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Catherine is President at Ketner Group Communications, a PR and communications agency working with innovative B2B companies.
One of my favorite movies is The Devil Wears Prada, the 2006 film that gave us an inside look at the fashion magazine world coupled with a ton of laughs. I love the scene in which Meryl Streep’s character, the diabolical editor of Runway magazine, scorches her new and very unfashionable assistant with a killer monologue about how one blue sweater was “selected” for her by those in the room (i.e., the world of fashion).
While the fashion elite continue to focus on next season’s colors and looks, another group of trend makers are creating technologies that could change the future of fashion and ultimately change the way we shop for the things we wear. My agency has been lucky to work with and mentor many different fashion-focused technology companies, from those offering product life cycle management solutions to those involved in apparel e-commerce search and fitting room technologies. Telling their stories to the industry is one of the best parts of my job. After all, we all love to look good in the clothes we wear, and tech companies are helping fashion and apparel brands give us, the consumer, optimal shopping experiences.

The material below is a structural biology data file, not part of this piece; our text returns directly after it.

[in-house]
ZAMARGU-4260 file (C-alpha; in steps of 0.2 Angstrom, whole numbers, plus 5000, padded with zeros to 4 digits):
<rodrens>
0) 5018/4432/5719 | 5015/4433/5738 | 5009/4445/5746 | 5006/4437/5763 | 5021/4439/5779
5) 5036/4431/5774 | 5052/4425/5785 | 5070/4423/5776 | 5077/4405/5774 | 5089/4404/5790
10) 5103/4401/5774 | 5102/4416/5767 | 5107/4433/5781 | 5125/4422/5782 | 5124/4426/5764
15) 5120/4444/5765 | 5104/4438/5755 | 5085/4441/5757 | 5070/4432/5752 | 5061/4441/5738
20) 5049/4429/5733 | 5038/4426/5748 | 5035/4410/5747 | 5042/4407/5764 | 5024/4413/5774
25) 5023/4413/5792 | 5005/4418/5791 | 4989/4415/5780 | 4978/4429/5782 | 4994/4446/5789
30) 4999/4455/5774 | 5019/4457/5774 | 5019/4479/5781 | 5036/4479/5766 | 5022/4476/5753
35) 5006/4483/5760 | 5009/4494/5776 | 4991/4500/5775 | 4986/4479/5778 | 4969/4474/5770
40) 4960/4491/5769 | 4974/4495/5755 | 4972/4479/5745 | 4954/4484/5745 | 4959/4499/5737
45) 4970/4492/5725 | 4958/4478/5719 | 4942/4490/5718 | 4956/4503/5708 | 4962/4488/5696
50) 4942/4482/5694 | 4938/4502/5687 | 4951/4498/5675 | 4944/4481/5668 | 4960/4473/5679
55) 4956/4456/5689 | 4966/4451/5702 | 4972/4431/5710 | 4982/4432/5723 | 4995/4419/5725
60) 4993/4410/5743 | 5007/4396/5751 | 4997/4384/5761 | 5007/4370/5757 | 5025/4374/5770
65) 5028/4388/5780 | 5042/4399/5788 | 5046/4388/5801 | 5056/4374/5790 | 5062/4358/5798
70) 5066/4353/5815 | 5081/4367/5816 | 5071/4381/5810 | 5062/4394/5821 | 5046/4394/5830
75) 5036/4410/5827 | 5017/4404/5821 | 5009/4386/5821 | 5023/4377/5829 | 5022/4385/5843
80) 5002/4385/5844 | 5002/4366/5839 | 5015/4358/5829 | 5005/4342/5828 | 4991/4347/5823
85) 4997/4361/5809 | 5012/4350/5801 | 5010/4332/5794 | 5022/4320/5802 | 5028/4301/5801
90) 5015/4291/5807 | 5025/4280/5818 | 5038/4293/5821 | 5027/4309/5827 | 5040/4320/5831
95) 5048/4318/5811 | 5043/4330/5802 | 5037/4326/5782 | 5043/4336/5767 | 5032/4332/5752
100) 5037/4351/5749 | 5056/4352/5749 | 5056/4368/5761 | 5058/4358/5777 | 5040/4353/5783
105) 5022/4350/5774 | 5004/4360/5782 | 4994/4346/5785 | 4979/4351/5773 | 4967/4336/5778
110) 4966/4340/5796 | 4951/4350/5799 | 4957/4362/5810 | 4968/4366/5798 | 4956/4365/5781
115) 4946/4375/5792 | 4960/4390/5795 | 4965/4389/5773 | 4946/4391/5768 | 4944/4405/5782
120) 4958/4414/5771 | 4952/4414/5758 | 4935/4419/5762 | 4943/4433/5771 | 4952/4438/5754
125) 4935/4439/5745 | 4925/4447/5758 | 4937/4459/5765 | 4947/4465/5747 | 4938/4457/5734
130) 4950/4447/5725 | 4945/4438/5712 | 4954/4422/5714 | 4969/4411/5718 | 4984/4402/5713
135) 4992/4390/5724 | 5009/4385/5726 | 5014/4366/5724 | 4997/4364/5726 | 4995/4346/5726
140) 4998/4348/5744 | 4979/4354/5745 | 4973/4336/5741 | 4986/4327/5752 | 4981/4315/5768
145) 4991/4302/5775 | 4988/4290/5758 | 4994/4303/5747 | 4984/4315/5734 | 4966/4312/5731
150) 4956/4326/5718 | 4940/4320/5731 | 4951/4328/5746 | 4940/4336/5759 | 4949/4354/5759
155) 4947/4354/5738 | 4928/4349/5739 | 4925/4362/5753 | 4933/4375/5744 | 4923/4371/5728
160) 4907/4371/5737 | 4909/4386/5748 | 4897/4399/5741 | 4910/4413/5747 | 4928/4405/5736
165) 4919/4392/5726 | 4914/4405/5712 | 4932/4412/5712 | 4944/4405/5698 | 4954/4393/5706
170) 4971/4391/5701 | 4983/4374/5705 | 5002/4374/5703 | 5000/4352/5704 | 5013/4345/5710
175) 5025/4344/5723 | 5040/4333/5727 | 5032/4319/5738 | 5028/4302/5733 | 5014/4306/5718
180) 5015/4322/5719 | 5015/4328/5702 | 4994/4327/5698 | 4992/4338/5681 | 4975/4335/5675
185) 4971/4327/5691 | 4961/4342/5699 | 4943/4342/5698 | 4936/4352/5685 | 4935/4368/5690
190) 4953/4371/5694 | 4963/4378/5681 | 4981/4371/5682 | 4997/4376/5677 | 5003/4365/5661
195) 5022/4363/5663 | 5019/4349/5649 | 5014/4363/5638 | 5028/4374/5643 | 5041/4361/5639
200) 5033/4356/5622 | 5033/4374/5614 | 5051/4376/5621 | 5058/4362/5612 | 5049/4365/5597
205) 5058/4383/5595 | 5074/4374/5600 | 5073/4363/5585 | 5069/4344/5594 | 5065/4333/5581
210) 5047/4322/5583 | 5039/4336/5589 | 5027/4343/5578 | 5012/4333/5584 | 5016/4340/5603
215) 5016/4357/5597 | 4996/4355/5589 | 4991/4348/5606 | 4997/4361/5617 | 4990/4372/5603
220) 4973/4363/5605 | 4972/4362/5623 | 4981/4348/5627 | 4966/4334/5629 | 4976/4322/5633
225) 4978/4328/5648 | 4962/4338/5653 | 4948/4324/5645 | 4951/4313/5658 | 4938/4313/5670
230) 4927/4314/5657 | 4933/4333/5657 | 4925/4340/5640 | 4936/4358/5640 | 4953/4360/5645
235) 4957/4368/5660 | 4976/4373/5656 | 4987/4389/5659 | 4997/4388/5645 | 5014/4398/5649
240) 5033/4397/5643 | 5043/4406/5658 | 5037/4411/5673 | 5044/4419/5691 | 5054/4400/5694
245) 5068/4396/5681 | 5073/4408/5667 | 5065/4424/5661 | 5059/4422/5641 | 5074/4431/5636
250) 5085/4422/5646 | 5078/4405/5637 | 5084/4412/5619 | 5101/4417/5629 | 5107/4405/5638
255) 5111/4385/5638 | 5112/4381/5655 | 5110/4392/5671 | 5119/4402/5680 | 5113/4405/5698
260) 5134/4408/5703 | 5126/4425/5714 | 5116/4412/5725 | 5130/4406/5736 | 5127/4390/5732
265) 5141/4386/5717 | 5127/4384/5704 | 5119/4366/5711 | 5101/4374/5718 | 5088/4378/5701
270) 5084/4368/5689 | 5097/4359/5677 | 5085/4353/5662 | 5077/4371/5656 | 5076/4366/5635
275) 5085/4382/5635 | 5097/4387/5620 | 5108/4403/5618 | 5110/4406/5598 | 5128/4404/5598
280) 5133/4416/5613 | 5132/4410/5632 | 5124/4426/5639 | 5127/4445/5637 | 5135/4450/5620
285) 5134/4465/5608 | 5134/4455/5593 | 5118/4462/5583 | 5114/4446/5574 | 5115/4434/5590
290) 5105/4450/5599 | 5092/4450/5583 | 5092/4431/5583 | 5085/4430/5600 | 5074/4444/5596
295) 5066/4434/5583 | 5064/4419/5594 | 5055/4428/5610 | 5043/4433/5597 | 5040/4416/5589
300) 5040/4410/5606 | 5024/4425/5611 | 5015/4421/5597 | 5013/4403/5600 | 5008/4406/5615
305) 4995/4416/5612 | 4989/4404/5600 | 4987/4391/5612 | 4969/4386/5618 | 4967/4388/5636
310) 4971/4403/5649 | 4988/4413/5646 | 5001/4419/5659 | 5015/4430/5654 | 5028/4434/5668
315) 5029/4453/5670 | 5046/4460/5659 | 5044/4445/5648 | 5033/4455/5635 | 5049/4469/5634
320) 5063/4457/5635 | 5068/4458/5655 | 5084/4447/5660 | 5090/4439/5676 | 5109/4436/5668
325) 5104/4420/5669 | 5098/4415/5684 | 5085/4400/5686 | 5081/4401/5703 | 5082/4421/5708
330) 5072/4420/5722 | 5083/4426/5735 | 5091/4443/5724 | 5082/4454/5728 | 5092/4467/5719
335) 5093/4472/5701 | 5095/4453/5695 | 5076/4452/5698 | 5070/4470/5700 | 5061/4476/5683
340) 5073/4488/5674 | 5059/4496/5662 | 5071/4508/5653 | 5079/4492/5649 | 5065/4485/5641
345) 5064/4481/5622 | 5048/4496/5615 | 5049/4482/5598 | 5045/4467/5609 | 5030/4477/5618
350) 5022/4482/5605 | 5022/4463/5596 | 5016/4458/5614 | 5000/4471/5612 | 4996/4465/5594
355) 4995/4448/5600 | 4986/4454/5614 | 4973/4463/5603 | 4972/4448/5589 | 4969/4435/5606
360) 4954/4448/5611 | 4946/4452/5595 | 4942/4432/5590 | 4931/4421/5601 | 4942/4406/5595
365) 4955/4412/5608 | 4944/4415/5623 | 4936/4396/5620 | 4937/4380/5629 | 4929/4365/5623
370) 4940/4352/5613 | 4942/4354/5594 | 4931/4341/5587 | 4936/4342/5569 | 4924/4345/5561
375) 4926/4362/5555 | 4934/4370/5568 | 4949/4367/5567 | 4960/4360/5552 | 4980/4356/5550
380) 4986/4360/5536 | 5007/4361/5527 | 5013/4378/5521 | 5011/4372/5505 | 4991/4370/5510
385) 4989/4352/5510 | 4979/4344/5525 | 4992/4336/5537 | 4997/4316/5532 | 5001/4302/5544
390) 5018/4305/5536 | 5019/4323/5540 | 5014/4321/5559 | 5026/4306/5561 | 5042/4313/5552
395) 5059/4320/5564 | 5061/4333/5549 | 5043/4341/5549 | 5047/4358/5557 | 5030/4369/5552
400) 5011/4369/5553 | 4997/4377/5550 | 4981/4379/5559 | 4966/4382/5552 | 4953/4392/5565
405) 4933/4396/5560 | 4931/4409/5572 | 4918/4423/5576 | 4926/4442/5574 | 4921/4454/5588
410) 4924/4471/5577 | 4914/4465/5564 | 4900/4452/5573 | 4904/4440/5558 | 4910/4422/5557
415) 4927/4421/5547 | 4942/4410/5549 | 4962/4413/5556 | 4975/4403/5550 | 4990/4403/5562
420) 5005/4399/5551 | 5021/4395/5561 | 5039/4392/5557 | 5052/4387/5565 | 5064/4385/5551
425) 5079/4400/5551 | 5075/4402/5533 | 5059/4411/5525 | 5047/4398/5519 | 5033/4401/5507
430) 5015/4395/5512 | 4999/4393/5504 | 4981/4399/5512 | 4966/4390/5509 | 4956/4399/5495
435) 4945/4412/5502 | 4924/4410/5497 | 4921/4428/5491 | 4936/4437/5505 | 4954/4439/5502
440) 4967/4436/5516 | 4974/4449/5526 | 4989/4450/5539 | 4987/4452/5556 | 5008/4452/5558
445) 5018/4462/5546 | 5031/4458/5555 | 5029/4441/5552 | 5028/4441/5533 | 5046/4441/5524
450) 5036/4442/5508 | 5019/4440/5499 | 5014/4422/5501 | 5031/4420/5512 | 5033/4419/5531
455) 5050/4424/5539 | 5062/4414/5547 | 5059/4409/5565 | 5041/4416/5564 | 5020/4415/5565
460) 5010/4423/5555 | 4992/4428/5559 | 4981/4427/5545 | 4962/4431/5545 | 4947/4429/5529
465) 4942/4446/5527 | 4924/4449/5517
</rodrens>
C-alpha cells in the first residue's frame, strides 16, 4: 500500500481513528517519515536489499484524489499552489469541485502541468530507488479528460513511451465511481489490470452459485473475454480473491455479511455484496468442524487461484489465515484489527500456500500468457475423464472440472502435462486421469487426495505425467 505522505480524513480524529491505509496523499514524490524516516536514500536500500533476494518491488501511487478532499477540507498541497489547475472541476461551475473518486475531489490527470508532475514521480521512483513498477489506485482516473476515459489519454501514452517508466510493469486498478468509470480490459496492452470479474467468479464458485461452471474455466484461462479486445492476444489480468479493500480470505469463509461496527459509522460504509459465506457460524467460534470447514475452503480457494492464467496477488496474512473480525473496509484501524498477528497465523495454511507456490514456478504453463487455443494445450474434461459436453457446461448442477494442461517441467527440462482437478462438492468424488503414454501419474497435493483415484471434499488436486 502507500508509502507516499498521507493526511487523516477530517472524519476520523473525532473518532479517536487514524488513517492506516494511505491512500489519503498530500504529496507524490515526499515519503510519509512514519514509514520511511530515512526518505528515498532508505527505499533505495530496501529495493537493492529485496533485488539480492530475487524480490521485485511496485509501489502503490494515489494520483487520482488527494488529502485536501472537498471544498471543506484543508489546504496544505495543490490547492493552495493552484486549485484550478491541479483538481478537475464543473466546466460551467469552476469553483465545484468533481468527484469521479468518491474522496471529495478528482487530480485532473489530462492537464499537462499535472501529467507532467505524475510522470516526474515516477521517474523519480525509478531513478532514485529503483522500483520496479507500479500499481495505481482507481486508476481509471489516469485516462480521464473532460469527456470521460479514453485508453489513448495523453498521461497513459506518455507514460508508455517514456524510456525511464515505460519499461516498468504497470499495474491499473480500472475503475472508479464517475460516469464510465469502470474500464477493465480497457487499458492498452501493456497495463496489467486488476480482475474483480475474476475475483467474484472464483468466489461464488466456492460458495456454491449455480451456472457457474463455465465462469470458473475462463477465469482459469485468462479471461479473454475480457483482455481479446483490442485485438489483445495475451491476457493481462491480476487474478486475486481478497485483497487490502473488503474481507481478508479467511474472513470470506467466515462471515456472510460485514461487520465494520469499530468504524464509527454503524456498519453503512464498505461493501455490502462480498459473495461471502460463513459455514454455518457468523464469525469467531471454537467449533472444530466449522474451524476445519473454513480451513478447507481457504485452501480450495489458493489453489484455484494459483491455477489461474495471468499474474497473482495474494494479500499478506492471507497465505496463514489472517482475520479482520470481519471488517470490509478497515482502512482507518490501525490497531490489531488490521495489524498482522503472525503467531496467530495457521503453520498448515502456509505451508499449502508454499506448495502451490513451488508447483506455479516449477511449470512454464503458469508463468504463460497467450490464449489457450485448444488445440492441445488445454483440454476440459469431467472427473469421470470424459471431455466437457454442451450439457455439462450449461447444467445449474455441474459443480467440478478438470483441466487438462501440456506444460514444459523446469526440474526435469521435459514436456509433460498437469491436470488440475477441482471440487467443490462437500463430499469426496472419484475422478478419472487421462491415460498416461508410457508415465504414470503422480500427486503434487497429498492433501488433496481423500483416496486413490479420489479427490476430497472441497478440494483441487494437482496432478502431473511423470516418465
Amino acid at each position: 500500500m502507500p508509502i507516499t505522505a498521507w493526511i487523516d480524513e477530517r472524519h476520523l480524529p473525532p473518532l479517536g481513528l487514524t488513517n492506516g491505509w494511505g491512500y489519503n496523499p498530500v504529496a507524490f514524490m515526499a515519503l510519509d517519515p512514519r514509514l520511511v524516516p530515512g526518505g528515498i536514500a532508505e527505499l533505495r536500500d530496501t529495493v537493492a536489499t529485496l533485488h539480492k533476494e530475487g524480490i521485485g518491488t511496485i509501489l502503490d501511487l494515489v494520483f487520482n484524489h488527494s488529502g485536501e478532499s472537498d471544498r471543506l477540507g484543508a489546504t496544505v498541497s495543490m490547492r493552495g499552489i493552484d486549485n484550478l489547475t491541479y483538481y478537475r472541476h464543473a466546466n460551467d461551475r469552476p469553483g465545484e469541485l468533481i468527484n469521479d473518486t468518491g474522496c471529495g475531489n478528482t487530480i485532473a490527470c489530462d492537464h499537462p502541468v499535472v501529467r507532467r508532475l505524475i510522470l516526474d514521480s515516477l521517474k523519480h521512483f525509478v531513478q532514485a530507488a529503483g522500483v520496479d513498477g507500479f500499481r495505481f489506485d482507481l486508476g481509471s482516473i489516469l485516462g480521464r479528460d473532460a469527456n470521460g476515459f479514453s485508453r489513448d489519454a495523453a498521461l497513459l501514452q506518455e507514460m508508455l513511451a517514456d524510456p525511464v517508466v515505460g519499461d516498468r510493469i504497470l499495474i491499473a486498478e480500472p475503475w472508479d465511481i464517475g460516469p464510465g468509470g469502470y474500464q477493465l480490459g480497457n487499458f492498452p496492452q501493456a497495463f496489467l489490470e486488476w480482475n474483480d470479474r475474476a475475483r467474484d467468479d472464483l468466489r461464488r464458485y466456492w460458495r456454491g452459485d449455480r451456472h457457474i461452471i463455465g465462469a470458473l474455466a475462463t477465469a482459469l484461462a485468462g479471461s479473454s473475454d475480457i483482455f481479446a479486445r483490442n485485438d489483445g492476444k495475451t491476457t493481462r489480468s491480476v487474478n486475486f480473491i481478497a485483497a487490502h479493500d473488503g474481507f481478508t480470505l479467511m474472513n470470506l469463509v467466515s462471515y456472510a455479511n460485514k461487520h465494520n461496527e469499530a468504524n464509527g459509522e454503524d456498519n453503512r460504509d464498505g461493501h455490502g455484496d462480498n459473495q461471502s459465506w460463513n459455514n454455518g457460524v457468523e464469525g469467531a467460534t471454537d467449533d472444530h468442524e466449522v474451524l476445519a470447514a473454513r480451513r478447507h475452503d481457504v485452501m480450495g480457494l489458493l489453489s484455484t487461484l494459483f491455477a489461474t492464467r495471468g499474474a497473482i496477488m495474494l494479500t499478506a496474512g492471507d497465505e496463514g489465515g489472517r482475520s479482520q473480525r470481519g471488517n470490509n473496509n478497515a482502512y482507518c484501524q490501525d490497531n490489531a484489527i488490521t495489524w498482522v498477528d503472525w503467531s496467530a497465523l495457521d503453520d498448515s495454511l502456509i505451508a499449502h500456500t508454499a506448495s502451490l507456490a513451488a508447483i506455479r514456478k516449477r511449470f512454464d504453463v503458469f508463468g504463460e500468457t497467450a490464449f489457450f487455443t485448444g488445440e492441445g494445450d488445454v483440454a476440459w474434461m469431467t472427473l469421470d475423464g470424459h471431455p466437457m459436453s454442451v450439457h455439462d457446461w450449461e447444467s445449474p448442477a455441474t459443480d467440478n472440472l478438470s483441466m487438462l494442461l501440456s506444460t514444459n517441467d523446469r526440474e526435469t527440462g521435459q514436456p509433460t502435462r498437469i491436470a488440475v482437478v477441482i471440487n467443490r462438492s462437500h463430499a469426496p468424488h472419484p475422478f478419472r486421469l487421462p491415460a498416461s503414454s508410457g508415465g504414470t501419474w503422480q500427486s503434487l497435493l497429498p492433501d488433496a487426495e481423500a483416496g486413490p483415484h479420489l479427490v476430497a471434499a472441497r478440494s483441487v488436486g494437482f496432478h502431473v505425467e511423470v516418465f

The fashion industry certainly took a hit this past year — a report by the Business of Fashion website and McKinsey & Company noted that 2020 was “the worst year on record for the fashion industry.” The tide may be turning, however, as the market is predicted to recover and hit $672.71 billion by 2023.
It seems that fashion technology is leading the way with exciting innovations that have been accelerated by the Covid-19 crisis. Let’s look at two major fashion tech trends that are pushing the industry forward — and how fashion technology companies can take advantage of the current environment by creating high-impact communications programs.
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According to the National Retail Federation, livestream shopping “will take center stage in 2021, with the potential to be one of the fastest-growing categories in the digital one-to-one ecosystem.”
Many fashion brands and retailers like L’Oréal Group and Nordstrom have jumped into the waters of live shopping, allowing them to remain hyper-connected with shoppers during the pandemic. Implementing this technology can help savvy fashion brands keep their shoppers loyal. The popularity of e-commerce skyrocketed in 2020. In fact, consumers spent $861.12 billion online with U.S. retailers last year — an increase of 44% from 2019. The online shopping trend will likely only continue to grow, and the desire for more video content is already here. According to research by Wyzowl,”68% of consumers say the pandemic has impacted the amount of video content they’ve watched online, with the overwhelming majority (96%) saying this has increased.”
Virtual Fit And Inclusivity-Focused Tech